Help! My House Is Losing Heat!

NewCo-Fall-IG_V4-1It can be tough to make it through the cold weather if your house is losing heat. Before cold season is upon you, think back to years past. Have you felt like your house is losing heat when the weather cools? Do your bills go up as the mercury goes down? While a home energy assessment can show you exactly where your house is losing heat, there are some DIY steps you can take now.

Step 1: Caulk

Your home may be your castle, but it’s not a fortress. Cracks and crannies let warm air seep out and cold air seep in. The solution? Caulk.

Caulk is a filler used to seal two adjoining materials together. It’s powerful, inexpensive, and easy to DIY. In most situations, 100% silicone caulk will be your best choice. It’s permanently waterproof, it’s flexible, and it doesn’t shrink or crack. Head to the hardware store, grab some caulk (and a caulk gun — trust us on this), and get to work.

Where should you caulk? Anywhere you feel that your house is losing heat. If you can see sunlight or feel a draft, caulk! Caulk between masonry and siding, at the ingress of pipes or wires to the house, and around window and door frames. (While you’re at it, you might even get around to that tub-sealing project!)

One more benefit to caulking external cracks in your home: it will prevent further cracking. In the fall and winter, water can get into small spaces and freeze there, creating more damage. So caulk is a solution to both current and future weatherproofing problems.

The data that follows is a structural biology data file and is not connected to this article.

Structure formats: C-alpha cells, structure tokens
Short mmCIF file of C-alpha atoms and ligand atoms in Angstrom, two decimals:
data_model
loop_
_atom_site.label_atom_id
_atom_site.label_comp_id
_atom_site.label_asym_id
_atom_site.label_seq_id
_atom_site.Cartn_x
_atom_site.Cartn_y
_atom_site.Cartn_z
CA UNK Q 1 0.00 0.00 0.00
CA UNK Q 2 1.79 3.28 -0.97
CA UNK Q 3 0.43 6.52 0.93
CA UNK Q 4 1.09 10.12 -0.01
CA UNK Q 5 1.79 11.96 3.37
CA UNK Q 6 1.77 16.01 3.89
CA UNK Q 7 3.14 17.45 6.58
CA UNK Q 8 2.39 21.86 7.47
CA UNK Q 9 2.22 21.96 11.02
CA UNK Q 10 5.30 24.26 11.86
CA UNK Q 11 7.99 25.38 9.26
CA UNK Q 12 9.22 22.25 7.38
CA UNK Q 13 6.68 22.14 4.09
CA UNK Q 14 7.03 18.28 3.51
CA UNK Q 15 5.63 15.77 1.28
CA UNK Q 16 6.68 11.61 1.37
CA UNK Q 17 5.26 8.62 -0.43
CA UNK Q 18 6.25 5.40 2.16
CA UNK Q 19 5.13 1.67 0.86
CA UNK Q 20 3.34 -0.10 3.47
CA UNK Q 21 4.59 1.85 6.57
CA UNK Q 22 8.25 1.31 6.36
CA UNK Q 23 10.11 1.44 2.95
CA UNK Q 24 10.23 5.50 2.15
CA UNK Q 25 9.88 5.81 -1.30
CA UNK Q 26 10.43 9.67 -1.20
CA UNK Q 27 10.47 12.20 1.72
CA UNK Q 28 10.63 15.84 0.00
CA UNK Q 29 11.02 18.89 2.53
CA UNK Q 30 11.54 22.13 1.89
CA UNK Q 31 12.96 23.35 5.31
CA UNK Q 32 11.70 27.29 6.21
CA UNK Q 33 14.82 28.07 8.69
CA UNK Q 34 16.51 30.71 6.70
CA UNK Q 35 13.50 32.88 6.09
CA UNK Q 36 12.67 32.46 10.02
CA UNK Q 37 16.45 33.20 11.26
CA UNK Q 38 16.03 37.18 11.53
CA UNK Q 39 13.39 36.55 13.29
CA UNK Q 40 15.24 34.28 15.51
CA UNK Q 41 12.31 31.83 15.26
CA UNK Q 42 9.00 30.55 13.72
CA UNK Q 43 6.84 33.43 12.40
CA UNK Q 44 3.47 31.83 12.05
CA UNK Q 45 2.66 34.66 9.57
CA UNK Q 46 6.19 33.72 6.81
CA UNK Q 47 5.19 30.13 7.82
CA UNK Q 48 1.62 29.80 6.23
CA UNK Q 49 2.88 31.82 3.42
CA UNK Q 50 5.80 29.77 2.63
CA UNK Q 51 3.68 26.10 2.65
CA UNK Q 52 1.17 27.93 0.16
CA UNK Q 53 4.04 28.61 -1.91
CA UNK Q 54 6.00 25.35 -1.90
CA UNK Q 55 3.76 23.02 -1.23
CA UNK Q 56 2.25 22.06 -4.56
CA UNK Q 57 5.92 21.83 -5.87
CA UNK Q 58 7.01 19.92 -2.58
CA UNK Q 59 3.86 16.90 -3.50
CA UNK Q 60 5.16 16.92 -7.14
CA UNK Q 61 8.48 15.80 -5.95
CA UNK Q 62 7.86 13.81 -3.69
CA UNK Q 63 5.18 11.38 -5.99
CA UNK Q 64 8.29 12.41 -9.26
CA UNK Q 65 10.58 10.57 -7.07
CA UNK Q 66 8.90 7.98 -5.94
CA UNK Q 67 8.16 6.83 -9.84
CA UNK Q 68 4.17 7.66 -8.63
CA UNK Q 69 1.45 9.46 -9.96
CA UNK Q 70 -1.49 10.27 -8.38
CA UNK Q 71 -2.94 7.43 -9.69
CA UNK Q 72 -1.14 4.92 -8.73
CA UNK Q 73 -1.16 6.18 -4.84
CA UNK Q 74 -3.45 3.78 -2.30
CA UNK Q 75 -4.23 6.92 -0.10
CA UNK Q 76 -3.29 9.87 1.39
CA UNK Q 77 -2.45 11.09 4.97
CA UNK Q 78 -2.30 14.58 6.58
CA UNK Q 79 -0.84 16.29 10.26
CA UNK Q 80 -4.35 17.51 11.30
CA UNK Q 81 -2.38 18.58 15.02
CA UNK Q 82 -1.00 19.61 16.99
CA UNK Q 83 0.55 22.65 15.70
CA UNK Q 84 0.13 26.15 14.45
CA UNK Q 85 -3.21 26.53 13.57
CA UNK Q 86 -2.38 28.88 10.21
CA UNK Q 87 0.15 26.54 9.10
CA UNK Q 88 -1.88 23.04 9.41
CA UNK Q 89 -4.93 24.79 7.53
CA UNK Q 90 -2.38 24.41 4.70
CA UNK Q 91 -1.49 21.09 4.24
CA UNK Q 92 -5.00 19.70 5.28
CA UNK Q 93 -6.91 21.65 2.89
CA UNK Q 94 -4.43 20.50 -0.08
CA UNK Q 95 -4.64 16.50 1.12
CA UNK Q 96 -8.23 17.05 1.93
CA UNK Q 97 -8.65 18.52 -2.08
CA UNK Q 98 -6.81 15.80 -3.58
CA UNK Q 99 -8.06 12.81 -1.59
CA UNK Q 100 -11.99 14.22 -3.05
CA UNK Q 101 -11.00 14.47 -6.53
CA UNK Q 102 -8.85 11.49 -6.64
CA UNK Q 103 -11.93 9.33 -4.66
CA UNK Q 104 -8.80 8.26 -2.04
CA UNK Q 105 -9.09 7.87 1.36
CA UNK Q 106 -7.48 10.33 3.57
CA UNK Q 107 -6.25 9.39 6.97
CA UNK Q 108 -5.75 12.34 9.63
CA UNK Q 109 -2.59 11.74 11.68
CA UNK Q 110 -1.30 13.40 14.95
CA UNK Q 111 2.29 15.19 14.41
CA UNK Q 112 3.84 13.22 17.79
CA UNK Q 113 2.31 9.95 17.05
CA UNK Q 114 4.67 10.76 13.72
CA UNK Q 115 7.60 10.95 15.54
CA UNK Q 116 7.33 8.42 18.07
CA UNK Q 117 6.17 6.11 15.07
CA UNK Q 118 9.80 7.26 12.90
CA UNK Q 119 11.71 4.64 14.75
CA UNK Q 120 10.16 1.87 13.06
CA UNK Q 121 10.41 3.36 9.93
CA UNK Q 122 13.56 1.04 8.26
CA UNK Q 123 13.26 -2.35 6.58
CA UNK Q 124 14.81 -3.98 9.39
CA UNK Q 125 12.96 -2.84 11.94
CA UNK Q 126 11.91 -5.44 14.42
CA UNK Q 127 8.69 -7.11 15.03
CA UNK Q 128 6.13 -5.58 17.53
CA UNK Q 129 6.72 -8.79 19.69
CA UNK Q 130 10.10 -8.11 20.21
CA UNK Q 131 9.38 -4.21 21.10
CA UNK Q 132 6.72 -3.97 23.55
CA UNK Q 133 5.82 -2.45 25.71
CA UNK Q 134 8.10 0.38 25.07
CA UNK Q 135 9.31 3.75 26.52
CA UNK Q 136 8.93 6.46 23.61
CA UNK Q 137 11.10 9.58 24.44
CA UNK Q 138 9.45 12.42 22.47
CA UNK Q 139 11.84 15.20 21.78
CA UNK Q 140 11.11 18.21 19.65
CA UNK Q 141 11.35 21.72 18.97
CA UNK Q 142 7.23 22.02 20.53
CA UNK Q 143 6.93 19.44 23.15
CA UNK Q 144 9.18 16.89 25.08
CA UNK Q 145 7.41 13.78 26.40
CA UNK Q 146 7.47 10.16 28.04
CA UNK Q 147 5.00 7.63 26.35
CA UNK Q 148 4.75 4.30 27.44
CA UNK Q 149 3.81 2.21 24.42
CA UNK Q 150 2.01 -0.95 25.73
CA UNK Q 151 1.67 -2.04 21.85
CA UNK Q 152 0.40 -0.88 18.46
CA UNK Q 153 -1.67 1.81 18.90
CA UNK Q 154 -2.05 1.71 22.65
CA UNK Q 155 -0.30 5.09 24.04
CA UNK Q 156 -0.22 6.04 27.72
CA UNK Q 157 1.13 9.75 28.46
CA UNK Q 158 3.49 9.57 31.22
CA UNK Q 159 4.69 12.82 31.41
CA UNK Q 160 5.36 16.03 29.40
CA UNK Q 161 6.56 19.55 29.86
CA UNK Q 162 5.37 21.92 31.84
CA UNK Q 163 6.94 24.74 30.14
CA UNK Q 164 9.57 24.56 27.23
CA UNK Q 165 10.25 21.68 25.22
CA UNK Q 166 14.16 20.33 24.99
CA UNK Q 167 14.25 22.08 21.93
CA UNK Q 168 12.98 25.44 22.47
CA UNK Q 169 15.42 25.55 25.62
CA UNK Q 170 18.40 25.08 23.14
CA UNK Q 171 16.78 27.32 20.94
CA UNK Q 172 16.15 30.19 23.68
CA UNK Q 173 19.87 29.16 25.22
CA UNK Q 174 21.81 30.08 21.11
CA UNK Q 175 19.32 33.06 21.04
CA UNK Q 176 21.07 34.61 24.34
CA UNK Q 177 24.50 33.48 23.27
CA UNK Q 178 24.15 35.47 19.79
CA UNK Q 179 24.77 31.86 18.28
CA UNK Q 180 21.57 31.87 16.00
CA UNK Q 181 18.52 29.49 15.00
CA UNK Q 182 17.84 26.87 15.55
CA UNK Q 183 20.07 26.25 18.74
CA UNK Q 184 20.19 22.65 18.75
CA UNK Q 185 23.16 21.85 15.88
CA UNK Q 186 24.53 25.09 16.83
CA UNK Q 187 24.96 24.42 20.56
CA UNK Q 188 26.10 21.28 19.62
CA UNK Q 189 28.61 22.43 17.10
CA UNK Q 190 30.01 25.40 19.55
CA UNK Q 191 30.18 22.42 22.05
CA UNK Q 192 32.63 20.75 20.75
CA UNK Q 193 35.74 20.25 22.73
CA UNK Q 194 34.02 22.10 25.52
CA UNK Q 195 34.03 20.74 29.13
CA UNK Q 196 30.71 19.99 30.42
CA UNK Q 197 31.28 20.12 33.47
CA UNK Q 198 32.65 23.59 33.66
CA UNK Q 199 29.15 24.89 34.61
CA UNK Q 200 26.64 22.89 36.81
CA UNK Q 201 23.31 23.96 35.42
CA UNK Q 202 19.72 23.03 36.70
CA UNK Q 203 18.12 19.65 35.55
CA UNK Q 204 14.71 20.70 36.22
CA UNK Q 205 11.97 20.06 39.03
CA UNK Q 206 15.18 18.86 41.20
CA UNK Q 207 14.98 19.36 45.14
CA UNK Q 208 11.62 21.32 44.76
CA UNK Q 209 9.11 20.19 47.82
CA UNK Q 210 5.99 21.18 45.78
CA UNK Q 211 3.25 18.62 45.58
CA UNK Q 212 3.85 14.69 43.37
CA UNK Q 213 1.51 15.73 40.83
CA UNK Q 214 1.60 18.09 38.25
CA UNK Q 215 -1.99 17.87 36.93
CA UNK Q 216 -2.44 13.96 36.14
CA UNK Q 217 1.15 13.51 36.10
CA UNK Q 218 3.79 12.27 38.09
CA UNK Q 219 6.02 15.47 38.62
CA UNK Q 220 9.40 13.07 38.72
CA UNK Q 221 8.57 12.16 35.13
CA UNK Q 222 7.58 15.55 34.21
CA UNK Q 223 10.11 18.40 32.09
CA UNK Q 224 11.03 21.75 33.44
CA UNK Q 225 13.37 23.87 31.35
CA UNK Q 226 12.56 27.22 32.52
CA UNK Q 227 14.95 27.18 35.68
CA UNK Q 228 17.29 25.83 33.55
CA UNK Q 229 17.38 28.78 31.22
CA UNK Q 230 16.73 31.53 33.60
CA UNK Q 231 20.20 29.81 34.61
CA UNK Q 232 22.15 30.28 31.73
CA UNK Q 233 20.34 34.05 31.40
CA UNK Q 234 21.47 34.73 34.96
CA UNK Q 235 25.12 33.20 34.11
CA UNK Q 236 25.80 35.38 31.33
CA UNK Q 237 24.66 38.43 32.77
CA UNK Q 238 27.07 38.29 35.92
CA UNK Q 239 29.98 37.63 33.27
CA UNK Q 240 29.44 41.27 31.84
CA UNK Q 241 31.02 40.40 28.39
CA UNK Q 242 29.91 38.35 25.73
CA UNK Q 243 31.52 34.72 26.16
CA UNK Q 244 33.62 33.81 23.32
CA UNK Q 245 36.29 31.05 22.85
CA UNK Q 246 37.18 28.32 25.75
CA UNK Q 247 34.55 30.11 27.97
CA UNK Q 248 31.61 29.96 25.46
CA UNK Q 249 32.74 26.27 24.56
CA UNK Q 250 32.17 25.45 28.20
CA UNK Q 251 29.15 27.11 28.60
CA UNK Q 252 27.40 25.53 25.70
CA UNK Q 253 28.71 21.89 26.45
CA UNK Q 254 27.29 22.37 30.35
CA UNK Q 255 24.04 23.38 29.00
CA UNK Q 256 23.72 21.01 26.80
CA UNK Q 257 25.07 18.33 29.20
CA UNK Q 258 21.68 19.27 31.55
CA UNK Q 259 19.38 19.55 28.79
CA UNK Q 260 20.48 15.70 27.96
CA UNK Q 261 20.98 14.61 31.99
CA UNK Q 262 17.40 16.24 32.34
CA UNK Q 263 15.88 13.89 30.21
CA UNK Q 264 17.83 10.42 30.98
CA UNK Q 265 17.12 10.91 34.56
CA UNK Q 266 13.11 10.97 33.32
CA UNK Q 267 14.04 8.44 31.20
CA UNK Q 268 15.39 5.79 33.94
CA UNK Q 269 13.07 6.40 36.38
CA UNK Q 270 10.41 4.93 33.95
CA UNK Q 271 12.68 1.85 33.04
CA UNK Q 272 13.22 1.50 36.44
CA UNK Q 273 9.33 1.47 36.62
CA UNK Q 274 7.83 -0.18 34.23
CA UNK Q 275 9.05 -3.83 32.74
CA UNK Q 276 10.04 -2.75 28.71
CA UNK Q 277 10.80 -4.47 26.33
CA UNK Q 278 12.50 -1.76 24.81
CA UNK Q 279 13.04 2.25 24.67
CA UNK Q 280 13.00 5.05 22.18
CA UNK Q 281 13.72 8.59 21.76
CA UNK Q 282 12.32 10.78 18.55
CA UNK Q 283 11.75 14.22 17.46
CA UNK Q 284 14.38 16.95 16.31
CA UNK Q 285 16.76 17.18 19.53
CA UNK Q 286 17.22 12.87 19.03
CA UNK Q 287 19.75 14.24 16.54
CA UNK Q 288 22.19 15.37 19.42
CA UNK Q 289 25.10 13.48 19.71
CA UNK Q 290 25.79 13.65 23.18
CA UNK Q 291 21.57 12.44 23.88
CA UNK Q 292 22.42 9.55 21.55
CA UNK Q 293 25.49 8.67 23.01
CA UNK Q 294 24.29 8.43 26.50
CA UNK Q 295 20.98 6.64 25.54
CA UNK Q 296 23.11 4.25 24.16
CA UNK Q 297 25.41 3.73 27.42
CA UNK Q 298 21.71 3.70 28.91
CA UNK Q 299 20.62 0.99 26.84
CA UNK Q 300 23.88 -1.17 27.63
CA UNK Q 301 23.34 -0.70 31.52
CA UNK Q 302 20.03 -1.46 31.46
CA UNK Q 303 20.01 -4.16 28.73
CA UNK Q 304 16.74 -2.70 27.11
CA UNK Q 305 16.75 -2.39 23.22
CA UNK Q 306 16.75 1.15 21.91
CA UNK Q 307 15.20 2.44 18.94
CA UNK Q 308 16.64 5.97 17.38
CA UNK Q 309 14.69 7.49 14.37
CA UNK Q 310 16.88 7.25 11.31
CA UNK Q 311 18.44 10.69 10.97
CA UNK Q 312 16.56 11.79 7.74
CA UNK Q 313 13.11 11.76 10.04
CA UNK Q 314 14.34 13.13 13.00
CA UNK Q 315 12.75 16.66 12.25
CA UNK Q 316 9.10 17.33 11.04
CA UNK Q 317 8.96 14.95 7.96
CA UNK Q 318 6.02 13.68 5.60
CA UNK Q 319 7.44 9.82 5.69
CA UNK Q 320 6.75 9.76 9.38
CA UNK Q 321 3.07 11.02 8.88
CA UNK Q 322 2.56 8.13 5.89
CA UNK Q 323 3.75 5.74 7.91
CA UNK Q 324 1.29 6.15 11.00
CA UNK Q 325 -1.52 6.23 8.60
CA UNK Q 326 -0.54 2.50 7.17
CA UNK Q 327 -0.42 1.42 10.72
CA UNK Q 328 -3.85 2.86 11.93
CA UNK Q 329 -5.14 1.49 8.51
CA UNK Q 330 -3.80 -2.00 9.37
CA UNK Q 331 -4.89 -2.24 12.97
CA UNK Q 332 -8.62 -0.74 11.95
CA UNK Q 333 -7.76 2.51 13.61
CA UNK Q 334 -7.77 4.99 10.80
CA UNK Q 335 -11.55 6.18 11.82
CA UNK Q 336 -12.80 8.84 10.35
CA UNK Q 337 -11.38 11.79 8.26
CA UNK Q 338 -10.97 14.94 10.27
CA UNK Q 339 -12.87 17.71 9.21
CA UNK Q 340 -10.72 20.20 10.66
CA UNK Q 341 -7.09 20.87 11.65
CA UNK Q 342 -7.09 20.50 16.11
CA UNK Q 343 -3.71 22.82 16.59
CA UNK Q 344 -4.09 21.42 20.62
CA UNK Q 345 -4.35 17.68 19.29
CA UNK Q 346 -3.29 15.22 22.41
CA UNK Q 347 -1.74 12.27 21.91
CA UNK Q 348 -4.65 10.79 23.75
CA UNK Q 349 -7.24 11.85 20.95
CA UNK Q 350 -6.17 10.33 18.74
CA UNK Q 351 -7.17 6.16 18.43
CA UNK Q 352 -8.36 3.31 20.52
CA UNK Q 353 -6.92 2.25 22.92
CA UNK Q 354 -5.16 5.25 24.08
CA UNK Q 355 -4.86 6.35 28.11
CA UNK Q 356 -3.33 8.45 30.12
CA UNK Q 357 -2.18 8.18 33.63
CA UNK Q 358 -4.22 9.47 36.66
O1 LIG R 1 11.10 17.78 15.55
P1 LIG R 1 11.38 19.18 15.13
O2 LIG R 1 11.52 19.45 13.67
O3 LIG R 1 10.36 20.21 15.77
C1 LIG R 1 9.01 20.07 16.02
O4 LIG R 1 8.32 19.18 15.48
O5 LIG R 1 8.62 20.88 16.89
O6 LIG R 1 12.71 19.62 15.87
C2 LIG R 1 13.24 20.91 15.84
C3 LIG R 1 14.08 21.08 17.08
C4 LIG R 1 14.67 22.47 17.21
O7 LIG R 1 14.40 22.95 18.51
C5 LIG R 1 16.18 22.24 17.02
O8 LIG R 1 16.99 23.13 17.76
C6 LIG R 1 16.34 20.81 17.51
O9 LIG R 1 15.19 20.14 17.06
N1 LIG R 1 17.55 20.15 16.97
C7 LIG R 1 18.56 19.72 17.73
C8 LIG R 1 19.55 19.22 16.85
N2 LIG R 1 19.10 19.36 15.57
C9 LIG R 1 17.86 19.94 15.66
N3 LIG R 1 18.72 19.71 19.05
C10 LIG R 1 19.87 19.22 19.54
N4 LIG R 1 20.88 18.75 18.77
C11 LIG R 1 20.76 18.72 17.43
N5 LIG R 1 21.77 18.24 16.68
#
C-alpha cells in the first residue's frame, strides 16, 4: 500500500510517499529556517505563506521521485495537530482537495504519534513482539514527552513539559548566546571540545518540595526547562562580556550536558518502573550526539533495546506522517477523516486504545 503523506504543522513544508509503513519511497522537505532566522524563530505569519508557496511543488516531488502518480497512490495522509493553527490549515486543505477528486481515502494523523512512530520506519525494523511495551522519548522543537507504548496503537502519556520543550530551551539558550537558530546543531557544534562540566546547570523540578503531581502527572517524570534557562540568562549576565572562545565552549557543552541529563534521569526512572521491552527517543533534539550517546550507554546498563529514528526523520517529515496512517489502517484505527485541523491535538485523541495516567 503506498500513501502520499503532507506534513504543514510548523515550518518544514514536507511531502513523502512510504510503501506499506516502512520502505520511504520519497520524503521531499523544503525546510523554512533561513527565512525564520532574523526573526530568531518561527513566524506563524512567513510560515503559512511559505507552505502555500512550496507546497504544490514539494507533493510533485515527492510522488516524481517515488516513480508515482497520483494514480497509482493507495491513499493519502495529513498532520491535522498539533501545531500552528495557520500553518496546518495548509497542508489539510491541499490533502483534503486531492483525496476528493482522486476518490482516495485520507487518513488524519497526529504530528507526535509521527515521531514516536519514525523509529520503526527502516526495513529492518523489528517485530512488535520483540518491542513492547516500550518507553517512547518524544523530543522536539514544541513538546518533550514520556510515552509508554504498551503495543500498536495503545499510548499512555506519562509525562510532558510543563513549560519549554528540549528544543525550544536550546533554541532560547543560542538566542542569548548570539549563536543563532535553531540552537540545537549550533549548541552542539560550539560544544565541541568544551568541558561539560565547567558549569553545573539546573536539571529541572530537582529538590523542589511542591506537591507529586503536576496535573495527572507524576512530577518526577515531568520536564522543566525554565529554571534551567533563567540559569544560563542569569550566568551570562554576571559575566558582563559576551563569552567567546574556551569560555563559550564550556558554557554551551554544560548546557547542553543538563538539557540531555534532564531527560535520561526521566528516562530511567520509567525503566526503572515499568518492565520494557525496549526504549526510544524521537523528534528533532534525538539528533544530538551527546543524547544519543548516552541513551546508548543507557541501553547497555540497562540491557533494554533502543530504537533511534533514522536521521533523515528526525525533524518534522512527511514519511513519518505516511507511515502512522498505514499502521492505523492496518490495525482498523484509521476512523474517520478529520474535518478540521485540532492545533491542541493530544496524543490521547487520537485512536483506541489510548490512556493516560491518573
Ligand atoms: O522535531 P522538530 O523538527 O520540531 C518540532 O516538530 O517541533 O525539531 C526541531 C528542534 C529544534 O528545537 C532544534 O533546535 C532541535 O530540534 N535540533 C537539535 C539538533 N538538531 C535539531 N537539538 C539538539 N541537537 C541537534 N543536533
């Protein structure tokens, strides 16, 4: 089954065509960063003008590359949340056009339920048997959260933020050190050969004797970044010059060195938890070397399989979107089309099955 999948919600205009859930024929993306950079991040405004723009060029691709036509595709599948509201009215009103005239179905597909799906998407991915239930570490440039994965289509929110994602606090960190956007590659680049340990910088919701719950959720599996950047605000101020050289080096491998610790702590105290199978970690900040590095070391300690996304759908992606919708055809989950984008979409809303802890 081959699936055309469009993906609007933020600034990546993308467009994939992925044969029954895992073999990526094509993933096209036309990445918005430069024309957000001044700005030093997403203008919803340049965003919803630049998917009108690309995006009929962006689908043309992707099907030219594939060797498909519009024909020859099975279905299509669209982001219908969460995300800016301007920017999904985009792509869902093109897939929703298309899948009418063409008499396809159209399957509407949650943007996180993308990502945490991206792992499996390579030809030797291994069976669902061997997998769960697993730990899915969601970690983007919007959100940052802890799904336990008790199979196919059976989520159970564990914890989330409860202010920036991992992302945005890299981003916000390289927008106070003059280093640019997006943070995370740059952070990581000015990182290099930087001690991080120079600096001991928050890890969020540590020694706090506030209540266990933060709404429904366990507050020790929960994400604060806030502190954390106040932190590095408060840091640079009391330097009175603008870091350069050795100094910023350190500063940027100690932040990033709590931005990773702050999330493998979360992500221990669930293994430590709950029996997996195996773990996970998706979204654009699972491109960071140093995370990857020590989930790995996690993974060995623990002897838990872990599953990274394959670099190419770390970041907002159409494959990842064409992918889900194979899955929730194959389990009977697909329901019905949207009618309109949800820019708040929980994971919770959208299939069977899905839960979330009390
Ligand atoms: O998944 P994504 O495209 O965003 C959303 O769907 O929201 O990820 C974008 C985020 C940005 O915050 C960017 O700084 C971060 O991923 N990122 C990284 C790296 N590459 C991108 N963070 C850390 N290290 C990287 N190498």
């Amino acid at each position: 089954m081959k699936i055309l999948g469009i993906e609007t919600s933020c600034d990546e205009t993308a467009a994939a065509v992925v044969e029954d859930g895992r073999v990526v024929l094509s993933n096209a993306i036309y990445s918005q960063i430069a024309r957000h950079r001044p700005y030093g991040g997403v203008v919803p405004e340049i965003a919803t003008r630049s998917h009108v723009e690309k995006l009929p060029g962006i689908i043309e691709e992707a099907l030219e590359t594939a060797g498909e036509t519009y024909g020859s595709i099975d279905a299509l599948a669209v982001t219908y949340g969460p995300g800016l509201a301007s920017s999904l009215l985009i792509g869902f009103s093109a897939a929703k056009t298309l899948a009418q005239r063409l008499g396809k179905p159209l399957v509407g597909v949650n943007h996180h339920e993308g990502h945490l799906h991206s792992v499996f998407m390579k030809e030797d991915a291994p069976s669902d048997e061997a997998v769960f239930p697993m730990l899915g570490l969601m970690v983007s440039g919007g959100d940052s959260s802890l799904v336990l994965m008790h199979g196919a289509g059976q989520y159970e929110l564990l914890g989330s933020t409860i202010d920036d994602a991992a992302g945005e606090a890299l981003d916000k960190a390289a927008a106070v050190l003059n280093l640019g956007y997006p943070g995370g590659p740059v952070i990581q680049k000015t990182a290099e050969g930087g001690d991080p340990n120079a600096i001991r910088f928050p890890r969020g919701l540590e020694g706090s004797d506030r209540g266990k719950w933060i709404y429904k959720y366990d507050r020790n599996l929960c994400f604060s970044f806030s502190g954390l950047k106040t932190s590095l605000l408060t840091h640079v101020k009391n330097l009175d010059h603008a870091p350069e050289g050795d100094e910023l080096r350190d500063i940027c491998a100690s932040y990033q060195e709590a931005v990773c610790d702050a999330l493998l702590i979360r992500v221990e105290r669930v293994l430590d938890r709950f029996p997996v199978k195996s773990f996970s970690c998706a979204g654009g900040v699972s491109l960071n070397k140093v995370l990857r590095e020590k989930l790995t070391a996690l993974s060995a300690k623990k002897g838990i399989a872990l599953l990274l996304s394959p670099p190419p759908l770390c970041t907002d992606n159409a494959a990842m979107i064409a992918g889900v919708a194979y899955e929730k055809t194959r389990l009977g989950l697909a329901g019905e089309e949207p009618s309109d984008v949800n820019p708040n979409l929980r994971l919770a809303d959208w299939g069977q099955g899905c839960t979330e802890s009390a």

Step 2: Weatherstrip

Save more than 20% on your heating and energy bills by sealing air leaks. If you’ve got a movable surface, you can use weatherstripping rather than caulk to prevent warm air from leaking out.

There are many different kinds of weatherstripping, and your choice will depend on the crevice you’re trying to close. If you can see daylight under your front door, install a door sweep. If the door jambs just aren’t flush, try felt. Secure window sashes with foam tape. Be mindful as the weather cools, and weatherstrip any point of entry where you feel a draft.

The difference between caulk and weatherstripping is that caulk seals two immovable areas, like where the siding meets the chimney. Weatherstripping is good for sealing something that you still need to be able to move, like a door or window.

Step 3: Set Fans Clockwise

There’s a switch on the base of your ceiling fan that changes its direction. In the winter, your ceiling fan should turn clockwise, at the lowest speed. That pulls the cooler air up towards the ceiling, so the warm air is displaced and circulates around the room. You’ll feel a little more cozy, which will keep you away from that thermostat. Maintaining proper thermostat temperature settings all season long will prevent overuse of your system — and overbilling of your bank account.

Step 4: Clean the HVAC

This home maintenance staple is important all year long, but many people don’t get to it until spring cleaning – if at all. If you have forced-air heat, then you rely on your HVAC system to keep your home toasty. A dirty system works harder, so it’s less efficient and more expensive.

If you haven’t thoroughly cleaned your HVAC system recently, make it a priority. You can clean the entire system, not just its machinery. Start by changing your air filters and checking for blocked ducts.

There are some parts of your HVAC system that you won’t be able to clean without specialized tools and knowledge. For the most thorough cleaning, contact Newcomb and Company to schedule a service call or to discuss a maintenance agreement. It’s an inexpensive way to save yourself a bundle in the long run.

Need help? Call now.